Course Coordinator: 
Tadashi Yamamoto
Molecular Oncology and Cell Signalling

This course consists of lectures and exercises. First, students learn, through lectures, recent progress in cancer research and the mechanism of carcinogenesis based on the molecular and cellular functions of oncogenes and anti-oncogenes. Further, students will learn the relevance of signal transduction, cell cycle progression, cell adhesion, and gene regulation to tumor development and are encouraged to simulate effective methods of diagnosis and treatment of cancer. Further, through exercises, students will consider the relevance of genome sciences and systems biology to cancer research.  Students are encouraged to refer to the textbook and to papers from the current literature. The course will also present special novel and important topics from year to year.

This advanced course aims to develop a deep understanding of tumor development, based on recent research developments in the molecular and cellular biology of cancer.
Course Content: 
  1. Historical background of molecular oncology
  2. Viruses, chemical carcinogens, and tumor development
  3. RNA tumor viruses and oncogenes
  4. Discovery of anti-oncogenes
  5. Regulation of signal transduction and cell cycle progression by oncogenes and anti-oncogenes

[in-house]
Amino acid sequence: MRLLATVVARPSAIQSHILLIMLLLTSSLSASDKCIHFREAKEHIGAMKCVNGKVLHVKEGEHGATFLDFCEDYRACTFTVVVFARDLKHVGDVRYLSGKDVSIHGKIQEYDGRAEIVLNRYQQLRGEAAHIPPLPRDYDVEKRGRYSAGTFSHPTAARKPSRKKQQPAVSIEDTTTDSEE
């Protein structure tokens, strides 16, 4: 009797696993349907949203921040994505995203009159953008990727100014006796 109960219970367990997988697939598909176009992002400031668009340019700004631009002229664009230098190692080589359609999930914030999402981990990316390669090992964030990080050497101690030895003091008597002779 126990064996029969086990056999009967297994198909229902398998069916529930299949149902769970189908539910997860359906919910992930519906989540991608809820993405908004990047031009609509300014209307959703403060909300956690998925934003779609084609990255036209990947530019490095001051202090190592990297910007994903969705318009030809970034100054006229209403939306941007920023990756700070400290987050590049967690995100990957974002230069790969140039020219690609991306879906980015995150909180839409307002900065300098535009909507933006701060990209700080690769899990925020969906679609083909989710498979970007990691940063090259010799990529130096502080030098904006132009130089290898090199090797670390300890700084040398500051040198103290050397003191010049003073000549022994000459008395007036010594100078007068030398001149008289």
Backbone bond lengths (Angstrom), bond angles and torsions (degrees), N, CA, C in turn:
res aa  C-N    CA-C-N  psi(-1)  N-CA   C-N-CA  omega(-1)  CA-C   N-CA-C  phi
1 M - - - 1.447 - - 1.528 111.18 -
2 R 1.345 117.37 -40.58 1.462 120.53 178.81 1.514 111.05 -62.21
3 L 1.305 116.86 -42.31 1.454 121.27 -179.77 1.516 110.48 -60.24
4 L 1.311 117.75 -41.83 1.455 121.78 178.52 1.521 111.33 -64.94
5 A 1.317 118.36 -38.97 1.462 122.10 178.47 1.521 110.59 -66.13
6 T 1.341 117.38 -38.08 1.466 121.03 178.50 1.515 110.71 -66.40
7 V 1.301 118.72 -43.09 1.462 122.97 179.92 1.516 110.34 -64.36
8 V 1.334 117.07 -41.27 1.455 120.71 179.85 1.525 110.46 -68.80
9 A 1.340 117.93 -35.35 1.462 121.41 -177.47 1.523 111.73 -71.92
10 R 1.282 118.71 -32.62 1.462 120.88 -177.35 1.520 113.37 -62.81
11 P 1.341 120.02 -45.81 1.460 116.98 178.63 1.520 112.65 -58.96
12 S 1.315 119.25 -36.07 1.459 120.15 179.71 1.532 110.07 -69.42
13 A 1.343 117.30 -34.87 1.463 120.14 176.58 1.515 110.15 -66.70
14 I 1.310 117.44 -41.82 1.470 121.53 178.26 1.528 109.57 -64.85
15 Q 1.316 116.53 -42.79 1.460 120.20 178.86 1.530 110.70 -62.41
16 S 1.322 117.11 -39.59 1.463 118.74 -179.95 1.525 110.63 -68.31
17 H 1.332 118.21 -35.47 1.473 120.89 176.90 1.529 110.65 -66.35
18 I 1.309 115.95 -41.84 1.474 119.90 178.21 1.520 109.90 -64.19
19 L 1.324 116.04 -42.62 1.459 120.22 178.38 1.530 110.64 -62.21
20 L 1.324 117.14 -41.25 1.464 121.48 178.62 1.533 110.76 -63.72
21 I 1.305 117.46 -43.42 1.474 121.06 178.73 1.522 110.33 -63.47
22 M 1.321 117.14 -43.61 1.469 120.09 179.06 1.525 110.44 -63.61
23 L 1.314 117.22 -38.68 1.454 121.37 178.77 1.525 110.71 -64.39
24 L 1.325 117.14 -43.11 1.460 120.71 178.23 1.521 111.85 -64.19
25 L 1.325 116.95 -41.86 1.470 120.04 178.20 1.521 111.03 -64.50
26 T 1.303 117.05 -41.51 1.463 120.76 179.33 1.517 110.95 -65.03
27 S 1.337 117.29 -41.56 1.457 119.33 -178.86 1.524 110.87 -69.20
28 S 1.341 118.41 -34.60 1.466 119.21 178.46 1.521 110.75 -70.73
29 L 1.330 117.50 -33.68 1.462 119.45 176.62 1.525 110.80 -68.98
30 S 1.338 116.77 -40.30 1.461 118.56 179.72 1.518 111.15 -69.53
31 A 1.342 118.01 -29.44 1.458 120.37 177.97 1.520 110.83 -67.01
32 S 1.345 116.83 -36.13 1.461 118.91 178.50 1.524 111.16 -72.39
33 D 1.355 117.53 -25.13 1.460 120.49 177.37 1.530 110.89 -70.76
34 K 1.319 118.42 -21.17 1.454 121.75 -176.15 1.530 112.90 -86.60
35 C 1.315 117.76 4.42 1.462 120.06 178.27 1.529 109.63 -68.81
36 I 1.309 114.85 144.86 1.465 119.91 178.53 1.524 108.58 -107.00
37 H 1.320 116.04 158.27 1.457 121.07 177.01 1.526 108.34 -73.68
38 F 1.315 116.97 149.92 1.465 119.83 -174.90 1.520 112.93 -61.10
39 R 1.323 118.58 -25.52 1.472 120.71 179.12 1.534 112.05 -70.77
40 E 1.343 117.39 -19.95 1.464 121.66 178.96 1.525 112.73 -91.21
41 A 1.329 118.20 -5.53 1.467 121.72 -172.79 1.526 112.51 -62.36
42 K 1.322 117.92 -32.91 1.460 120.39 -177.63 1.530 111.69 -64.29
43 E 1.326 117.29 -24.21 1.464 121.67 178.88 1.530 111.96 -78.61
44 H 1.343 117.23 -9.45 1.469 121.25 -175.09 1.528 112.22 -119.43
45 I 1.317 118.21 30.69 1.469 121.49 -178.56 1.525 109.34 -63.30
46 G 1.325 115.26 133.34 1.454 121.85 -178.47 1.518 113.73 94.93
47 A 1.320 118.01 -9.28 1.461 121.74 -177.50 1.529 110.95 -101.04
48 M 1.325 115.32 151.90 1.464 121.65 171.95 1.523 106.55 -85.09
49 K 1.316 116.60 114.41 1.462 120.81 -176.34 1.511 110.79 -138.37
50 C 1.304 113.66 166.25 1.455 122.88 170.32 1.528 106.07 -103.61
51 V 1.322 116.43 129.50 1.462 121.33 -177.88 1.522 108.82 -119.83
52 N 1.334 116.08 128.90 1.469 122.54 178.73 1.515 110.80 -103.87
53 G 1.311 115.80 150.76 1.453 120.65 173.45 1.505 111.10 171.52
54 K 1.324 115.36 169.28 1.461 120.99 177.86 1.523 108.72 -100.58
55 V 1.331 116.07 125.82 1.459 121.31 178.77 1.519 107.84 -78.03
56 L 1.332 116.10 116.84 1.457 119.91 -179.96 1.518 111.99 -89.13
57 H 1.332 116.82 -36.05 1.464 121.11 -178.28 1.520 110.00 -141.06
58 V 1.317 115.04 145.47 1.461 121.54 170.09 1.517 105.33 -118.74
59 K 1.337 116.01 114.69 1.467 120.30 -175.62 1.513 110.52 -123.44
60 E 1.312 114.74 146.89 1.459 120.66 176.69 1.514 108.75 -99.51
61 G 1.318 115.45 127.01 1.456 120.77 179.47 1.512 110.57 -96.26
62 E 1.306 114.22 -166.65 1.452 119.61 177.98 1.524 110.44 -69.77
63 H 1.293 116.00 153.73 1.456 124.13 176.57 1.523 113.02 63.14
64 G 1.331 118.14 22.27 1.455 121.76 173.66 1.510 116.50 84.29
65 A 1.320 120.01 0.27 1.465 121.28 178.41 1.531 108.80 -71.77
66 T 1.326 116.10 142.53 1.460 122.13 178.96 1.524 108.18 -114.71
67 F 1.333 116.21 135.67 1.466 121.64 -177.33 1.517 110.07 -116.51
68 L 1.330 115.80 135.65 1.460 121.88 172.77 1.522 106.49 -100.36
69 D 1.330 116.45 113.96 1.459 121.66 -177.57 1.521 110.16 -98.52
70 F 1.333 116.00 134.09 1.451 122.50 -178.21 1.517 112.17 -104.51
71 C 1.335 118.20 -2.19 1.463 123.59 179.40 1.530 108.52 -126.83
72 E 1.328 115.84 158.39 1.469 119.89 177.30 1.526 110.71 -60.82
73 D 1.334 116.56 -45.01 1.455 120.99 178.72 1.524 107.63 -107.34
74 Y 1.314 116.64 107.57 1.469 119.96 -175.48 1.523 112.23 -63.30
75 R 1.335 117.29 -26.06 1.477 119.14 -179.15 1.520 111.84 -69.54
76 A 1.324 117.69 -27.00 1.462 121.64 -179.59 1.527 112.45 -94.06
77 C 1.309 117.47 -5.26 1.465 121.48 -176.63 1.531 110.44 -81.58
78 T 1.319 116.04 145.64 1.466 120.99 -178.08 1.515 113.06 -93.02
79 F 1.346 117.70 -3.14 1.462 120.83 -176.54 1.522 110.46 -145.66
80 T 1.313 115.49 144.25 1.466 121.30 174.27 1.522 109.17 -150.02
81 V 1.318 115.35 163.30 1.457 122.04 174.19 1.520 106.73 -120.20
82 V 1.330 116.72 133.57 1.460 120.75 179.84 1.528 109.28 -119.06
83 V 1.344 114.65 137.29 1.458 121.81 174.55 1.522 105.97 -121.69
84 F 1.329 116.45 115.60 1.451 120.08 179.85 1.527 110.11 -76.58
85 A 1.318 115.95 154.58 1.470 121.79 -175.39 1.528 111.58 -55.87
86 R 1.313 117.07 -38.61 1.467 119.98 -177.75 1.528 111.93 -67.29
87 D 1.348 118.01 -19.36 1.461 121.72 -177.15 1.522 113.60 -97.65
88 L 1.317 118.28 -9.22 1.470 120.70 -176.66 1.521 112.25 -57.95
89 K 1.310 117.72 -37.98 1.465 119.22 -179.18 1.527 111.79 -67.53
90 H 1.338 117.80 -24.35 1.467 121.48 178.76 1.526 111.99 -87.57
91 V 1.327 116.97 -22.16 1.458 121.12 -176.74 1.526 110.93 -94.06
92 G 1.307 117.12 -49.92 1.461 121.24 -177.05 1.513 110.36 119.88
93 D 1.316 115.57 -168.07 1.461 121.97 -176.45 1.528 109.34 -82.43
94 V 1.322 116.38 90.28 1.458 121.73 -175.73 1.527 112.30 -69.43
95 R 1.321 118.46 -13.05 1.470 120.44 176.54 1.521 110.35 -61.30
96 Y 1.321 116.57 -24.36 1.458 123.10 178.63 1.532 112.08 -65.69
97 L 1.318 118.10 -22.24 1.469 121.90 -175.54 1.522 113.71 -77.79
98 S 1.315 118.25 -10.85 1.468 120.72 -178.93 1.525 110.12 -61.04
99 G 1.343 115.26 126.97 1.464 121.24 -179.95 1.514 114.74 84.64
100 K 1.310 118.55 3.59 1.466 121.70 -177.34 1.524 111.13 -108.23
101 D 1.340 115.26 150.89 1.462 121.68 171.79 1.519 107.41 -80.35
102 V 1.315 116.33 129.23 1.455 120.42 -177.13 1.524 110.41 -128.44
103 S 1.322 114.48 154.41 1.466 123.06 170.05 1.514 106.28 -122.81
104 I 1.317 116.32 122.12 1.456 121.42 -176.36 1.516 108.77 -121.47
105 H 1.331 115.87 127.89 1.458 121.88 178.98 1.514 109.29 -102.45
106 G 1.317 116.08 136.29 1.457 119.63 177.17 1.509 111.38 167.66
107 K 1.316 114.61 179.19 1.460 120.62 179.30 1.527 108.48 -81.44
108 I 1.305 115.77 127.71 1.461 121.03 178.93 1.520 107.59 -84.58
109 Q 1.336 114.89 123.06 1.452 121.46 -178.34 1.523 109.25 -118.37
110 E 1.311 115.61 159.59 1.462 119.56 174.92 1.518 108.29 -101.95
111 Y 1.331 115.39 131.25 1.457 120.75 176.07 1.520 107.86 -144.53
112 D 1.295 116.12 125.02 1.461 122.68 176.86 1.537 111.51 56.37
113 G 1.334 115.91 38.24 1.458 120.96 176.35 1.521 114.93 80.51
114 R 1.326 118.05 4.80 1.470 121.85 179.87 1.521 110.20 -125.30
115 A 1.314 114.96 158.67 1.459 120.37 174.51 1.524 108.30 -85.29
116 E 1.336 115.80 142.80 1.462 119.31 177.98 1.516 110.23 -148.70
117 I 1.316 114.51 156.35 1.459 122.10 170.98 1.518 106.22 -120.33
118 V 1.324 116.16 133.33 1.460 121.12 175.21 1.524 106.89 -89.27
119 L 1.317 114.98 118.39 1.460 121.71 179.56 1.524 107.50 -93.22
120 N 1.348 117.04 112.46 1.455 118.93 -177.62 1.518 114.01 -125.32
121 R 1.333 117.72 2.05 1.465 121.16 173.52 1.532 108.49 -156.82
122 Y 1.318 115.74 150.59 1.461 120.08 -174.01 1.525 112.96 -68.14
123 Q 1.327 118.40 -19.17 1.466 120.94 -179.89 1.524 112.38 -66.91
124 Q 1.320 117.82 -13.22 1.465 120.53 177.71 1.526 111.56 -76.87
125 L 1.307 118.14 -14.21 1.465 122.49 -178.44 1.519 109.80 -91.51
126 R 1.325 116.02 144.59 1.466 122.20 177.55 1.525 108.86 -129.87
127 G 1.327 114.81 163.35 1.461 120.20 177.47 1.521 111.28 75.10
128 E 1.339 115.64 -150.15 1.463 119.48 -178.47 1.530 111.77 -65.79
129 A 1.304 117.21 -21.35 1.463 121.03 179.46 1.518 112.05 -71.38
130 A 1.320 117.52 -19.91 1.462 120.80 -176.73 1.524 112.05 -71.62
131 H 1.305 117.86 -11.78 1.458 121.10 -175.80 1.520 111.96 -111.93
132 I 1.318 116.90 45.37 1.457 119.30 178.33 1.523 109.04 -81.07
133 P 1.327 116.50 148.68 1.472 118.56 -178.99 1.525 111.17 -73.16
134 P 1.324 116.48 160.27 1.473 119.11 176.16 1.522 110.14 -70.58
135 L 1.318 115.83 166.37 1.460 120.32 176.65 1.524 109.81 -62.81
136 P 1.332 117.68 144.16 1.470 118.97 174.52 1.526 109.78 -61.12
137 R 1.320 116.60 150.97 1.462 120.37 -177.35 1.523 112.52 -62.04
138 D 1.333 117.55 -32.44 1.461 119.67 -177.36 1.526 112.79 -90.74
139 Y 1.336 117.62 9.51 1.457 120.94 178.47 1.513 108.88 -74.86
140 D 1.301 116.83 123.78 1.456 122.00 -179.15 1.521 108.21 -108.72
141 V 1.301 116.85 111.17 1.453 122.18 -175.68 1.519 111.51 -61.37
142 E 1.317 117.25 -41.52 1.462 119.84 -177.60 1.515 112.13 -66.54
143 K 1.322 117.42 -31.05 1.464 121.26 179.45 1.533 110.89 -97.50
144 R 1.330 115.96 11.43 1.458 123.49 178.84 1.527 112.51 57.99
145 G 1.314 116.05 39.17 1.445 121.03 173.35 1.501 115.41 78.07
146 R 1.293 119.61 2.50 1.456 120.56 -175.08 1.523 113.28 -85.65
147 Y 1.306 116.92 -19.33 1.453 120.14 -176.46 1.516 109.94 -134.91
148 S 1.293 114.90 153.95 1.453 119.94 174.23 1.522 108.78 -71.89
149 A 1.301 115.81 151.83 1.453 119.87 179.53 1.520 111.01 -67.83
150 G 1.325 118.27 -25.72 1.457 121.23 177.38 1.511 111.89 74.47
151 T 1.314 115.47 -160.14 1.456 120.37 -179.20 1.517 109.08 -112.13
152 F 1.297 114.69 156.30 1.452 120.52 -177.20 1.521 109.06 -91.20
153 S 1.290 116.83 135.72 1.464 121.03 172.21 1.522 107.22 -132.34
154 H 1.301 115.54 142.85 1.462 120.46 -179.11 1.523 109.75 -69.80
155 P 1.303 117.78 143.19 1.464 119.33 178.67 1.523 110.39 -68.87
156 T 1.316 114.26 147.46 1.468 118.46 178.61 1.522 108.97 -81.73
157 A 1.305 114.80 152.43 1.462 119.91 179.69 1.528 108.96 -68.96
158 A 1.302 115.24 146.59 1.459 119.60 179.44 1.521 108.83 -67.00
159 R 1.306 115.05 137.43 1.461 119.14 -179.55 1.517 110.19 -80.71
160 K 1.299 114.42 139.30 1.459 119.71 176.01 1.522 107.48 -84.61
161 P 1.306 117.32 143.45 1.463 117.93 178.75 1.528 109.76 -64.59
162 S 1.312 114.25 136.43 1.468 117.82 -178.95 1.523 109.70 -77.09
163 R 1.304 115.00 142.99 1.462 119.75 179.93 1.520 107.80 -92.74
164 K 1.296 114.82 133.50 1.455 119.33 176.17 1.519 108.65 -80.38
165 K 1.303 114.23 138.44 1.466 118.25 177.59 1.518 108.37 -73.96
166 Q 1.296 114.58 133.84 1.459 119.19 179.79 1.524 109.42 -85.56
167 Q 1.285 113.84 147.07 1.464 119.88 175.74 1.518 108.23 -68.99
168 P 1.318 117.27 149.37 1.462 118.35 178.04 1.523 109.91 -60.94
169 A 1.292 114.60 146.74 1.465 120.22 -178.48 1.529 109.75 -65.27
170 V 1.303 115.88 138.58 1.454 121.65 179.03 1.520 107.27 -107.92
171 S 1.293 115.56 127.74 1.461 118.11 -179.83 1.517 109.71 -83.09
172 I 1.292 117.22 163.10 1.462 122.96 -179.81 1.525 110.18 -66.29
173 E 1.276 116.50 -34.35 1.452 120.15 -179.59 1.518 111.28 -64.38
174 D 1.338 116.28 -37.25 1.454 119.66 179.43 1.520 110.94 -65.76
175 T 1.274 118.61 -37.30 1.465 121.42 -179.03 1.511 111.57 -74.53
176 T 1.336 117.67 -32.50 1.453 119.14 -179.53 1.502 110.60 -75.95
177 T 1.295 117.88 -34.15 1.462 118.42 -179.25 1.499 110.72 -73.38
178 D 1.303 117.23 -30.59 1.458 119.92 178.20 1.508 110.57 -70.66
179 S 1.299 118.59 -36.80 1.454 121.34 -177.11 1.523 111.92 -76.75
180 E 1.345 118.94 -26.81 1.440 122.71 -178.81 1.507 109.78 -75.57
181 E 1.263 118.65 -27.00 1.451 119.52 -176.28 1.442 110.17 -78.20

6. Roles of oncogenes and anti-oncogenes in normal physiology
  7. Molecular mechanisms of metastasis
  8. Genome, proteome, metabolome, and cancer
  9. Animal models of cancer
  10. Drug development for cancer treatment
  11. Cancer stem cells
  12. microRNA and cancer development
  13. Genome sciences in cancer research
  14. Systems biology in cancer research
Course Type: 
Oral presentation of paper, 50%; Research report, 50%.
Text Book: 
The Biology of Cancer, by Weinberg (2006) Garland Science
Molecular Biology of the Cell, 5 ed, by Alberts, Johnson, Lewis, Raff, Roberts and Walter (2007) Garland Science
Reference Book: 
The Molecules of Life, by Kuriyan, Konforti, and Wemmer (2012) Garland Science
Biochemistry, 7 ed, by Berg, Tymoczko, and Stryer (2010) WH Freeman & Company
Prior Knowledge: 

Requires at least advanced undergraduate level Cell Biology and Genetics or similar background knowledge